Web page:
Middle Atlantic States: Fight Against Stagnation

April 4, 1980

Report Outline
Regional Slump in the Seventies
From Colonies to Megastates
Prospects for the Eighties
Special Focus

Regional Slump in the Seventies

Economic Decline's Contrast to the South

The different regions of the United States have not fared equally during the economic turbulence of recent years. For the “Sun Belt” states of the South and Southwest, the Seventies brought unprecedented economic growth. For the Middle Atlantic region, the decade featured high unemployment, low growth in population, employment and income, and low rates of capital investment. Were these economic problems caused by the gains in the Sun Belt? One theory is that the industries that deserted the industrial North — especially New York, Pennsylvania and New Jersey — were enticed by the South's favorable economic climate, which included low taxes on businesses, a preponderance of “right to work” laws and the overall weakness of organized labor. In short, the Sun Belt region was thought to be “booming in great part because it's pro-business and the northern cities, by and large, aren't.”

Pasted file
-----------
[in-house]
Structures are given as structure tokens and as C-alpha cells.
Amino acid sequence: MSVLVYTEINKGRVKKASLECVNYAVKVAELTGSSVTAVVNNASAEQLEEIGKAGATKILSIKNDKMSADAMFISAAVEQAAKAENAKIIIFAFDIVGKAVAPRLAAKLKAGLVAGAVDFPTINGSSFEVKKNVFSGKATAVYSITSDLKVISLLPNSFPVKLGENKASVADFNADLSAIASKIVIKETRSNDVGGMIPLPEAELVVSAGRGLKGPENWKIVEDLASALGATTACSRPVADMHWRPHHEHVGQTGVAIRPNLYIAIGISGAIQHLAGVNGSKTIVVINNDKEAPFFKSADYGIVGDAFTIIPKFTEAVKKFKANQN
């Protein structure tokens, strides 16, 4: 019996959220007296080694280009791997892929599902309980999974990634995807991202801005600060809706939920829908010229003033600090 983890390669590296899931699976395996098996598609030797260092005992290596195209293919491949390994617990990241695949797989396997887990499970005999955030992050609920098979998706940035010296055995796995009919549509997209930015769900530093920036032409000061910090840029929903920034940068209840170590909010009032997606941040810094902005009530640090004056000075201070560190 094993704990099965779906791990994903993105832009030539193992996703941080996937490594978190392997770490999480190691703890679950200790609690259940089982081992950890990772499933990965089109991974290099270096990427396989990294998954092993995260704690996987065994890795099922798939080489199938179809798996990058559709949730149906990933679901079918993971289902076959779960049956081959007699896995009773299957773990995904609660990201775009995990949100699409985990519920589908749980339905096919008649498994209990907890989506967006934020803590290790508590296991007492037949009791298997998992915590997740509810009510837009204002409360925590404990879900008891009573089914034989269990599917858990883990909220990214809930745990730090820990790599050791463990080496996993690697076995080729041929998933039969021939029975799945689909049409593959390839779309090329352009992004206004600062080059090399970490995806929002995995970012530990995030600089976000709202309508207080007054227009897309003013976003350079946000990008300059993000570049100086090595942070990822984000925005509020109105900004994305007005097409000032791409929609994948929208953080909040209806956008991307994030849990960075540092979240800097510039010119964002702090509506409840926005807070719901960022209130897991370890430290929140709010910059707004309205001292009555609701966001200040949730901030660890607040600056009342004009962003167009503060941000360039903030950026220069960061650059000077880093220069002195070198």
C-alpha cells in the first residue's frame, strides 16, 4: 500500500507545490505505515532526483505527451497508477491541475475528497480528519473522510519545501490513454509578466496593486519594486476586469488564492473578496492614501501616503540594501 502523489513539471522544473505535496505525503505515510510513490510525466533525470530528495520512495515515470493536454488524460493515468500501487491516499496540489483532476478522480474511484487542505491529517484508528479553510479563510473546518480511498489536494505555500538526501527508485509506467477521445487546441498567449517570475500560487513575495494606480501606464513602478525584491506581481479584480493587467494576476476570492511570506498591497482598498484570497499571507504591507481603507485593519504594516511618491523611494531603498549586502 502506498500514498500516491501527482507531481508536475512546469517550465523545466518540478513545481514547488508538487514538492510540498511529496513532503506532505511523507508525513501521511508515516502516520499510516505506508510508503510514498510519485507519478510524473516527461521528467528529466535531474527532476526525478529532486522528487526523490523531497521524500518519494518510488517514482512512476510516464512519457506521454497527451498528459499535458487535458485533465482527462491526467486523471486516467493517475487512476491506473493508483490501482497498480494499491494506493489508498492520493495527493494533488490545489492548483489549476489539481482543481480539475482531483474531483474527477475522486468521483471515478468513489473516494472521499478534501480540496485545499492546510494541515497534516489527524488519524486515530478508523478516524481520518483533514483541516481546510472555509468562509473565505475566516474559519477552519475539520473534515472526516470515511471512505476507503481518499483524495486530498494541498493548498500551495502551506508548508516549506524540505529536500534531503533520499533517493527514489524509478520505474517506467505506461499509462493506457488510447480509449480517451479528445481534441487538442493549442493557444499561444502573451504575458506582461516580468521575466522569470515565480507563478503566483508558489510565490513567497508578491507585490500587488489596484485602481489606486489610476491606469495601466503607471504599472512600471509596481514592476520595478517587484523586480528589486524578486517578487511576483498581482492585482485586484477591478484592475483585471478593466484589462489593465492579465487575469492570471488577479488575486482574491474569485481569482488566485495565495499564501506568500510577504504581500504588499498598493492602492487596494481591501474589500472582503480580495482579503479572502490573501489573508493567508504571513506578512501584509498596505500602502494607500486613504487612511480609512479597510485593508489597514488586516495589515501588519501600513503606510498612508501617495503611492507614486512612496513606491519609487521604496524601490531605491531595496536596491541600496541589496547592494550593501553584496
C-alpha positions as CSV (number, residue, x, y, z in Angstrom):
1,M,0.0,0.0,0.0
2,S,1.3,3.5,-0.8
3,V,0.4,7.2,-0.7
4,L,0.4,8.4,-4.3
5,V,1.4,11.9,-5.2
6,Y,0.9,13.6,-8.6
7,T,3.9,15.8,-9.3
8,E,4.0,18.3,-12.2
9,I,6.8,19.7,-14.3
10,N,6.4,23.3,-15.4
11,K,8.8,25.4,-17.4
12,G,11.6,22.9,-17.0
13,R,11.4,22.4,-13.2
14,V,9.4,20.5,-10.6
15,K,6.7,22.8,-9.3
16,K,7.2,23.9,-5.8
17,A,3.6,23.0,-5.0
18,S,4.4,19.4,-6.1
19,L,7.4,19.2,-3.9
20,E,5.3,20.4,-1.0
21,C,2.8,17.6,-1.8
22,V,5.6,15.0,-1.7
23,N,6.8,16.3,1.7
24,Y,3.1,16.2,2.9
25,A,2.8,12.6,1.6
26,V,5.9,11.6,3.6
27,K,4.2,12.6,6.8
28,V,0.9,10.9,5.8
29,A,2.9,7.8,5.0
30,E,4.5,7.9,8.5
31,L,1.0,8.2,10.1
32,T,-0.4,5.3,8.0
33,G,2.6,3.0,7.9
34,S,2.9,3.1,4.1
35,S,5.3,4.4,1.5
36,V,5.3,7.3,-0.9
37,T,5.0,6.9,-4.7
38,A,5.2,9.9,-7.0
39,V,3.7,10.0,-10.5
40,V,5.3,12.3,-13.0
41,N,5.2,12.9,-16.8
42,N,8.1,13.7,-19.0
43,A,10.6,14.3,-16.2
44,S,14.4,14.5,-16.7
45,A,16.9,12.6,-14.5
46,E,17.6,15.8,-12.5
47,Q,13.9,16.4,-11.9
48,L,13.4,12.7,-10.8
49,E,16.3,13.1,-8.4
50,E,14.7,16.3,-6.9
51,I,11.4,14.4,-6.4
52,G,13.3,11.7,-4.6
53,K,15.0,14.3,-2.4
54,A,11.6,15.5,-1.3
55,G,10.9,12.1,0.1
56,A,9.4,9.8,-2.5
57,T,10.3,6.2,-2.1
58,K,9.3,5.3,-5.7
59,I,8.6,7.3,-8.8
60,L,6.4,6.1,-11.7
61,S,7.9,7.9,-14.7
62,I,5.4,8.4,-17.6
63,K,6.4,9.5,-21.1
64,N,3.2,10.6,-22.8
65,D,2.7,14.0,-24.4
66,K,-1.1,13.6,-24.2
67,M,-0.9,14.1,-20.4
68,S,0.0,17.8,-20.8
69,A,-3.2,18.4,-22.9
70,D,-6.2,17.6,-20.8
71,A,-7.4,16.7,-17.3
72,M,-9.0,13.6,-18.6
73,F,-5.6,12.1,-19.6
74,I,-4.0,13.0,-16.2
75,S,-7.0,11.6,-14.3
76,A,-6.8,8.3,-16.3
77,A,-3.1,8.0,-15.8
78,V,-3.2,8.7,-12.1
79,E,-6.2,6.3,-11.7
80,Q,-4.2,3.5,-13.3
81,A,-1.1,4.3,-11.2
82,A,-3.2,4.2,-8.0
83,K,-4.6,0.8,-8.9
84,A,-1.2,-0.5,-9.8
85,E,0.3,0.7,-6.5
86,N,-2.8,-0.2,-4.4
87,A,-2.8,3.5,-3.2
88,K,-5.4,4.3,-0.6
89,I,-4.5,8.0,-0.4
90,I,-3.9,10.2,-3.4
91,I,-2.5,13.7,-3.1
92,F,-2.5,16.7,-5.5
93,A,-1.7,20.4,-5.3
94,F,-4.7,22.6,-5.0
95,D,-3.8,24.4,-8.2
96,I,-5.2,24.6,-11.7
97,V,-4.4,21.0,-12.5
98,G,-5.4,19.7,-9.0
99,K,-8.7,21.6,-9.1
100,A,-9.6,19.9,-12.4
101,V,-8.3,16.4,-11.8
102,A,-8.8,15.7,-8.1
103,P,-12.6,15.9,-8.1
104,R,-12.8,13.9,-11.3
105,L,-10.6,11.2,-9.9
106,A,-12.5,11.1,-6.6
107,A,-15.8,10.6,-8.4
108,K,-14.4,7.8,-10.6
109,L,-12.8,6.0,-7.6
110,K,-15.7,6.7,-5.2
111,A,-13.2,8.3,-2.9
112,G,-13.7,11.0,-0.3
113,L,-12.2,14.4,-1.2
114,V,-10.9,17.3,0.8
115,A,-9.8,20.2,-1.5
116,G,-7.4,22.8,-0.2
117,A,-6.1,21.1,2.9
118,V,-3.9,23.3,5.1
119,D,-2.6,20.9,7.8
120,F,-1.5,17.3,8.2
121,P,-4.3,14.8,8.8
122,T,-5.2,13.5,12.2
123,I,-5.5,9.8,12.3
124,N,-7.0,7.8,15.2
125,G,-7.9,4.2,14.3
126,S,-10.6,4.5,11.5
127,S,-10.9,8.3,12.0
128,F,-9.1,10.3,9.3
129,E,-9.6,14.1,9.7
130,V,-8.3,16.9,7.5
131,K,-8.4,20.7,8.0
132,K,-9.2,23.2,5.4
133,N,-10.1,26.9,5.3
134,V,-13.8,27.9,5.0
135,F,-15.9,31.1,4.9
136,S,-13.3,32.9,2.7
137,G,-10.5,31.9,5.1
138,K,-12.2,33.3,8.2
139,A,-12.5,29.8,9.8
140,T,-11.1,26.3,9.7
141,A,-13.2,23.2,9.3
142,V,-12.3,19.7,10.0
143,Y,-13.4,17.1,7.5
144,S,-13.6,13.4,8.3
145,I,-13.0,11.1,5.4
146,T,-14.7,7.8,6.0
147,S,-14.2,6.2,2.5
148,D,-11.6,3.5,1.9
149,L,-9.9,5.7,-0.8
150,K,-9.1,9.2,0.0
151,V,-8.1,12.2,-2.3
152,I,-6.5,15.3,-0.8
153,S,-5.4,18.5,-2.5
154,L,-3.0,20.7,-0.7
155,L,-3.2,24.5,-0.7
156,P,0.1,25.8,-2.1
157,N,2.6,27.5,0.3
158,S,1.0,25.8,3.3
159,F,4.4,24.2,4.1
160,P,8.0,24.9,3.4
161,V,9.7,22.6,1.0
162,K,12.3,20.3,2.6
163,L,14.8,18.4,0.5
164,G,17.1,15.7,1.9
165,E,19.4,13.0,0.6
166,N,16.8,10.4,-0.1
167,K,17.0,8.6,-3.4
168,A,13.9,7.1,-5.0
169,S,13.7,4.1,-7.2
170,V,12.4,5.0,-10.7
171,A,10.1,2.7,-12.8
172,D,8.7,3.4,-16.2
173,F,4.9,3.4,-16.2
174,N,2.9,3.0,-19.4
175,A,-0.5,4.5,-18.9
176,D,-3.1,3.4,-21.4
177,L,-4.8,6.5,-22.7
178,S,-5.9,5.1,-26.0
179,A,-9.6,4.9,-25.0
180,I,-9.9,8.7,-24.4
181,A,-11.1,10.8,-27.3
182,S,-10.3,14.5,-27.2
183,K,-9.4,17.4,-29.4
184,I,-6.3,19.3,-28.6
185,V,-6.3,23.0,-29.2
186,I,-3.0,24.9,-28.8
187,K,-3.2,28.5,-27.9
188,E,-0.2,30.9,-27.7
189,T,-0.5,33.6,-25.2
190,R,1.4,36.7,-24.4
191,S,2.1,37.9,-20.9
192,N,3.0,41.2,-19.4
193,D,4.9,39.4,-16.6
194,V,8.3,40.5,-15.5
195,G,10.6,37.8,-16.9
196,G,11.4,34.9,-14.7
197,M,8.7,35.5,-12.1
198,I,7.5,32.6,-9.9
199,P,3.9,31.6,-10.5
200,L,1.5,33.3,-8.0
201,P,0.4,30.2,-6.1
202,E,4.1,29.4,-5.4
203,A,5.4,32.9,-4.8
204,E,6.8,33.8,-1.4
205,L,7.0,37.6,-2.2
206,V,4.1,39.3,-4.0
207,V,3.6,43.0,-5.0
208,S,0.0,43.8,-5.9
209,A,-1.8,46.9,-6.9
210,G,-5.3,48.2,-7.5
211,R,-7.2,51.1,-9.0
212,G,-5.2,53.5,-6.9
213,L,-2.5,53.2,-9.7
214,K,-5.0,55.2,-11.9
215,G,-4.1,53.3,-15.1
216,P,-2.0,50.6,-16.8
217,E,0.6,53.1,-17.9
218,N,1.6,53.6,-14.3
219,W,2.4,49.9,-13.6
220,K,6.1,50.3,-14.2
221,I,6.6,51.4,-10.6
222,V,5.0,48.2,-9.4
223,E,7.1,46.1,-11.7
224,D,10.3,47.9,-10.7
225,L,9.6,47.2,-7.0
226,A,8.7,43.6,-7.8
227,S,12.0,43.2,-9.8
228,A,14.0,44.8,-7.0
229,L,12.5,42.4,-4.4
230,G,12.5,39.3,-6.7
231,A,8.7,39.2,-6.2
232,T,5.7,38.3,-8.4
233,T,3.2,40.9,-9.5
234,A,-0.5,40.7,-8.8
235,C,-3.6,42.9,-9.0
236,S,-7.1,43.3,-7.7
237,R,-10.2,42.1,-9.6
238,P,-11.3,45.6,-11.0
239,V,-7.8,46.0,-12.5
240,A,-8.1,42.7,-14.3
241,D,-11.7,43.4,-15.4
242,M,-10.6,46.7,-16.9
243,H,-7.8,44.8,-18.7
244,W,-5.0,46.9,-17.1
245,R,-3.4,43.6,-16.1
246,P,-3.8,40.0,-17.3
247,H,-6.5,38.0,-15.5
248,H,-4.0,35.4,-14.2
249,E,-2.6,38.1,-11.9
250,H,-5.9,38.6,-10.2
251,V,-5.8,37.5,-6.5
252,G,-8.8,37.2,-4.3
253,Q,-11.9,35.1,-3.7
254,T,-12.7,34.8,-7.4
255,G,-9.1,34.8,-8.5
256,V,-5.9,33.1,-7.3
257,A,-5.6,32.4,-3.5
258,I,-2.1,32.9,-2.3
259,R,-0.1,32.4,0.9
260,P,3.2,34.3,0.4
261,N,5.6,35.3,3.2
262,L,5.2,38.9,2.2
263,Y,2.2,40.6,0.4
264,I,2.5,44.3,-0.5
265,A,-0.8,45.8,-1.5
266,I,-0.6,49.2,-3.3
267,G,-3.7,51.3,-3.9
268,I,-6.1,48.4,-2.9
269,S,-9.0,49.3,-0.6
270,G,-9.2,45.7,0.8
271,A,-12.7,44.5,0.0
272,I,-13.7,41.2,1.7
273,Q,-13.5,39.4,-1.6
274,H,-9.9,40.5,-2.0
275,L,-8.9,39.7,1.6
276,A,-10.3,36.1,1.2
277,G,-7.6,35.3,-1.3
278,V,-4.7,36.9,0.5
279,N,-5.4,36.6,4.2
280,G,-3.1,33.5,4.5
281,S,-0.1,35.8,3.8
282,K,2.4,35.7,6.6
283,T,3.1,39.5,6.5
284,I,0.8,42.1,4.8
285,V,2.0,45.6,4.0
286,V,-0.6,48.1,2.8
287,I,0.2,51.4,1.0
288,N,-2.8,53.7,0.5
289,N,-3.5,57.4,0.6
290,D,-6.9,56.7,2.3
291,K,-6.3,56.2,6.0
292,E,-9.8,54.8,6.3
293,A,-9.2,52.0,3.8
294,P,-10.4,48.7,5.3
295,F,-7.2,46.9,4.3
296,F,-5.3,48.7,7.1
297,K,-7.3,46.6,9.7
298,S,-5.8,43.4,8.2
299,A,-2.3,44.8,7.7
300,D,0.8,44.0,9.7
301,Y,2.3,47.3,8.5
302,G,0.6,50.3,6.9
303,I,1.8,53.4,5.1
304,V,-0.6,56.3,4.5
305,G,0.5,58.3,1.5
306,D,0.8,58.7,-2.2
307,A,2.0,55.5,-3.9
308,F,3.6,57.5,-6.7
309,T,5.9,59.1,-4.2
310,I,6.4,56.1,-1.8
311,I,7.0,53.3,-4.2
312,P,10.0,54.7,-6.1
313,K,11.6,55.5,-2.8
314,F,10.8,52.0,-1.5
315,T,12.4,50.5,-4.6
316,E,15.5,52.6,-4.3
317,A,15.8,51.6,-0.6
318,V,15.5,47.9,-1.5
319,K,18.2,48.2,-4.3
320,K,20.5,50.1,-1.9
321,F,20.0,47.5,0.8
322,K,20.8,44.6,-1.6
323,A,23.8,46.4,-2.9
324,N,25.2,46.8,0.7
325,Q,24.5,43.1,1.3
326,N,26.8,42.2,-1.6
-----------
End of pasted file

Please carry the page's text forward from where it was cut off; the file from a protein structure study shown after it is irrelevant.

Business Week magazine in 1976 characterized the situation as a “civil war between the states,” with the economic arena as the battlefield in a “struggle for income, jobs, people and capital.” That “war” continues, as perceived by a number of business writers and even sociologists. In recent years there has been an outpouring of articles, studies and reports, and at least two books, chronicling a shift of economic power from North to South. Lobbying groups like the Northeast-Midwest Congressional Coalition and the Council for Northeast Economic Action were set up to advance the economic interests of the North.

By some accounts, the North's economic slippage has been going on for decades and — except for New England where an economic revival of sorts is taking hold — has worsened since the 1974–75 recession. But not everyone accepts the thesis that the Sun Belt's success has come at the expense of the northern states. James Lothian, a senior consultant with the Fantus Co., an industrial location consulting firm, calls it “a myth” that “all the industries in the North are relocating in the South.” Although many northern plants have expanded their capacity in the South, “there have been very few instances where a plant in the North packs up totally and moves to the South.”

ISSUE TRACKER for Related Reports
BROWSE RELATED TOPICS:
Economic Development
Manufacturing and Industrial Production
Regional Planning and Urbanization